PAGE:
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Chili Un-recipe!

Here at PB&J we have lots of chili recipes, some with ground meat, some with chunks of meat some with no meat at all! Chili is the perfect dish for the fall, great for cooler evening dinners, easy enough to make up for a large group, and it can be made fast enough for any weeknight meal! As much as we here at PB&J love recipes (and, I mean, we have a whole segment of our website devoted to them, so we love them quite a bit) sometimes using a recipe just isn’t quite the right move.

So how do you make chili without a recipe? Well, chili can be broken into a formula with 5 basic parts:

Liquid + Spices + Veggies + Protein (optional) + Beans (optional if you’re from Cincinnati)

Liquid is the most important element in figuring out the math of your chili. As a good starting point, let’s begin with 4 cups of liquid. With 4 cups, you can serve about 6-8 people a good serving of chili. Your liquid can come from anything: stock, canned tomatoes/tomato sauce (unseasoned), and even water. I prefer chili to have tomatoes, so I use 2 cans (fire-roasted when I have them) and about 2 cups of stock.

Spices. For me, classic chili flavor depends a lot on the spices! It’s just not chili unless it has cumin and a little bit of (spicy) heat. A good place to start (with our 4 cups of liquid) is 2 tbsp of cumin and about ½ tsp of chili flakes (a full tsp if you like it hot, ¼ tsp if you can’t take the heat). I also like to add in 1 tbsp of coriander, 1 tbsp of smoked paprika, ½ tsp of dried oregano, and a pinch of cinnamon. I love 6-7 cloves of garlic minced up in my chili, but if you’re not a garlic head, you can use less or skip it all together. A bay leaf or two while it simmers also adds great flavor!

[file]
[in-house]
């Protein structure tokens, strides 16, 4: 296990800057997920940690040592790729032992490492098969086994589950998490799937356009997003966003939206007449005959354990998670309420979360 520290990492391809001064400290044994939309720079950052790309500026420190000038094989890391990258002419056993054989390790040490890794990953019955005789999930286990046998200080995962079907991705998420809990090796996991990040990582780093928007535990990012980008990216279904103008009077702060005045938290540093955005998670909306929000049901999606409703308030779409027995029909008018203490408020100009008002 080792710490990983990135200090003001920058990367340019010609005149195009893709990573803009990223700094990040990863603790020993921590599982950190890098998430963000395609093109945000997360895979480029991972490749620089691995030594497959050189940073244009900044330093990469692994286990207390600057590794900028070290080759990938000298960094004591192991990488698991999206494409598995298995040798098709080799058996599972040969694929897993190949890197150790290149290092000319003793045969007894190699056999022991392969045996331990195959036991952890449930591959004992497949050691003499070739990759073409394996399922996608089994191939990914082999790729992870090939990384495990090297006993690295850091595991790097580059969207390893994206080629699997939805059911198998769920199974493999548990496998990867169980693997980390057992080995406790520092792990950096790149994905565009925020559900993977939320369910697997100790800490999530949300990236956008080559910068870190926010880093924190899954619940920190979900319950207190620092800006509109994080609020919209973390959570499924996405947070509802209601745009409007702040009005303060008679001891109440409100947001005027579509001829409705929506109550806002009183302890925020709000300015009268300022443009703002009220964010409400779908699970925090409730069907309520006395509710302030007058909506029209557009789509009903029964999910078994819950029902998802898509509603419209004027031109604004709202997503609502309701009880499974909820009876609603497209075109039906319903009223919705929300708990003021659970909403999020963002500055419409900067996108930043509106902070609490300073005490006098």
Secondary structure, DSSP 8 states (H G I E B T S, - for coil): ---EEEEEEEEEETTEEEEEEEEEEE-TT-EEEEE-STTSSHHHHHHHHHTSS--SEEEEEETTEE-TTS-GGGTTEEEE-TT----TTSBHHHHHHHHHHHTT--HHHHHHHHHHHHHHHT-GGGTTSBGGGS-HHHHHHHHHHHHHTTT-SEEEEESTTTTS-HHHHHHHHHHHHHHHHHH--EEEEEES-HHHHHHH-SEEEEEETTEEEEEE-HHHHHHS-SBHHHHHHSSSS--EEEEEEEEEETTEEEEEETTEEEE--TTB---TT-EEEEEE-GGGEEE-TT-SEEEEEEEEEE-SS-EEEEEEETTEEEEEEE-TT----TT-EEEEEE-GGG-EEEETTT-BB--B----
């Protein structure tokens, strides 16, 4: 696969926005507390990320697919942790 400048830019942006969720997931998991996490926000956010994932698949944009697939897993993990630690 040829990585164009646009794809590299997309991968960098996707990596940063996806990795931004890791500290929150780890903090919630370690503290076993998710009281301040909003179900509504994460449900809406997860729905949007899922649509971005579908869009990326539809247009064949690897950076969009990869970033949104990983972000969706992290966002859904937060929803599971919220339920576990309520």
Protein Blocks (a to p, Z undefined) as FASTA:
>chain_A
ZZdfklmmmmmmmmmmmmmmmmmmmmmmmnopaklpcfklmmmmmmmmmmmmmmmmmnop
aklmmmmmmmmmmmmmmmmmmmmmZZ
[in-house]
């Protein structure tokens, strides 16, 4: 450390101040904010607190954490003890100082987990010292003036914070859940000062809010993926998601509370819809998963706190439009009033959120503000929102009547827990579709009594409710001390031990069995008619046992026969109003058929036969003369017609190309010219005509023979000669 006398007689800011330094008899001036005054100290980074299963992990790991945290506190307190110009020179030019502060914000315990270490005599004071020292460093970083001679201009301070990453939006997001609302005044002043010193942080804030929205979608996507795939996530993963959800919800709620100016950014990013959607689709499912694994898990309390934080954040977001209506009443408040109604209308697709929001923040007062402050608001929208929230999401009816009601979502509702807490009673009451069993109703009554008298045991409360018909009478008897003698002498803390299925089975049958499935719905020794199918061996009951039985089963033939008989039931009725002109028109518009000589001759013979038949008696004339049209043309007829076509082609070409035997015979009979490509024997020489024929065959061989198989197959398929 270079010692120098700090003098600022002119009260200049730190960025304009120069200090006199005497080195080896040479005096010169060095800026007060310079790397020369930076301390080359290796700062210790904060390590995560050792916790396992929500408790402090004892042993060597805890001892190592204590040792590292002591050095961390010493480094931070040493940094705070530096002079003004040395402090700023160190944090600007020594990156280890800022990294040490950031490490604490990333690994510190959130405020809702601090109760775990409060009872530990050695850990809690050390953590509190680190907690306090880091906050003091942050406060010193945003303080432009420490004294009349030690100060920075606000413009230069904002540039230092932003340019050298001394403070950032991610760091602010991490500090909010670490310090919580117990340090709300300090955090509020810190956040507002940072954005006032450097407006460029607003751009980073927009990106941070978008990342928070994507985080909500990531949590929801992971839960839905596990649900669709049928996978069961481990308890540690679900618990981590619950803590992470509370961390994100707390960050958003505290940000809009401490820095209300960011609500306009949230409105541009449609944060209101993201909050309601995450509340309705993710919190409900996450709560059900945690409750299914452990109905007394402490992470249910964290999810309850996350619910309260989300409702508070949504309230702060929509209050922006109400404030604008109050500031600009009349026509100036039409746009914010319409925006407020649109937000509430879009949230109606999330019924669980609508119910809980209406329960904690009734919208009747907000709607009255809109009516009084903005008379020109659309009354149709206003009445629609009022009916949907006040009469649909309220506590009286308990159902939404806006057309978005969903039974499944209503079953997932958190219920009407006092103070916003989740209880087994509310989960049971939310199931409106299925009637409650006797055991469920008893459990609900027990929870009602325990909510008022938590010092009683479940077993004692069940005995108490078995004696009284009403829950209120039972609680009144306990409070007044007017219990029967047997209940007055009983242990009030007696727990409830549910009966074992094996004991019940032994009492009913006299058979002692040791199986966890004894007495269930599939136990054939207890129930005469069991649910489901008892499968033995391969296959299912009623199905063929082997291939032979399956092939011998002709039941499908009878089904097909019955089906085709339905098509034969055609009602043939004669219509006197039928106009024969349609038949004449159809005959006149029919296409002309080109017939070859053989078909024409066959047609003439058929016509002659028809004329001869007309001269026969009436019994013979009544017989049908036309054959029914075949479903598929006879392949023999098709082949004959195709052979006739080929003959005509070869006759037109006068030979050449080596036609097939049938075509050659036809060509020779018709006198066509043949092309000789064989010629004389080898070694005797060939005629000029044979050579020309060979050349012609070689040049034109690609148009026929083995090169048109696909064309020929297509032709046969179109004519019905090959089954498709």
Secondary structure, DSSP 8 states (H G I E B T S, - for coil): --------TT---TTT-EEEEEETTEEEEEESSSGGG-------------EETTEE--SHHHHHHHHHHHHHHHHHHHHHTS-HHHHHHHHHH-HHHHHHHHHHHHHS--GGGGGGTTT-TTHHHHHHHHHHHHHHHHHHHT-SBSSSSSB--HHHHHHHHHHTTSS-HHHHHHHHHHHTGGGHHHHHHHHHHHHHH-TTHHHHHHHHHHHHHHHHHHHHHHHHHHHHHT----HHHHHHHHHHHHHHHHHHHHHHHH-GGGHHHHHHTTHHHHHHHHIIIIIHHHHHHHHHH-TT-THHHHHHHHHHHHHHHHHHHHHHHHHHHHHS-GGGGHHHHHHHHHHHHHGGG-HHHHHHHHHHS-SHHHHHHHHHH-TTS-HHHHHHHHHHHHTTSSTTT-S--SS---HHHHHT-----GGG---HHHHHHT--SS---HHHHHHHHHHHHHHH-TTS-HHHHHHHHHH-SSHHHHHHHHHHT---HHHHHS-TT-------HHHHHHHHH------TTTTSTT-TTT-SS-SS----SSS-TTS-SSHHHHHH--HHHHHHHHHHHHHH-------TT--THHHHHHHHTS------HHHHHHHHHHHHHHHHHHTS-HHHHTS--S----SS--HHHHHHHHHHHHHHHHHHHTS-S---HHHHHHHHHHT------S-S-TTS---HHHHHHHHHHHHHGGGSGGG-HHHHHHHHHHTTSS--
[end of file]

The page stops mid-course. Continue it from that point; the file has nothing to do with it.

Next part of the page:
Veggies! I love a thick, rustic chili with lots of veggies. They add a ton of flavor, plus a powerful nutrition punch. For our 4 cups of liquid, I like about 2-3 cups of veggies. I like some onion, some carrot, and of course some peppers (sweet or spicy, or both– chili does get its name from chili peppers, after all). I’ve also tried some recipes that add celery, and a few that add sweet potato, both perfectly delicious.

Protein. There’s a hot debate in chili circles over what type of protein is best, cubed meat or ground meat. To me, the nice thing about chili is that it can easily accommodate any type of protein, even vegetarian options. For our 4 cups of liquid, I like about 1 lb of meat. I like ground turkey and chicken as lean options, ground beef and cubed stew-beef (look for chuck or round), and even ground pork. If you want a meat substitute, I had an amazing seitan chili that made me ask the cook to promise that it contained no meat! Which brings us to…

Beans. Soak up all that good flavor, and add that perfect texture to your chili. Traditionally black beans, pintos, and kidney beans are the “chili beans” but you can get creative: navy beans, black-eyed peas, and chickpeas are all good in chili. Always drain and rinse canned beans, unless you plan on simmering them for a long, long time, as that fluid contains a lot of the protein that makes many folks feel gassy. I usually use 2 cans of beans, if you want to leave out meat, I suggest doubling that.

BONUS! Toppings! Half the fun of eating chili is scooping on your favorite toppings. You’ve got so many good choices: shredded cheddar or jack cheese (get 2% for a leaner option), sour cream (again, you can choose the low-fat option), plain Greek yogurt, avocado with lime, pickled jalapeños, crushed tortilla chips, sliced black olives, chopped scallions, chopped cilantro, fresh squeezed lime juice, and even chili flakes or hot sauce if you like that extra kick.

What are your favorite chili combos?

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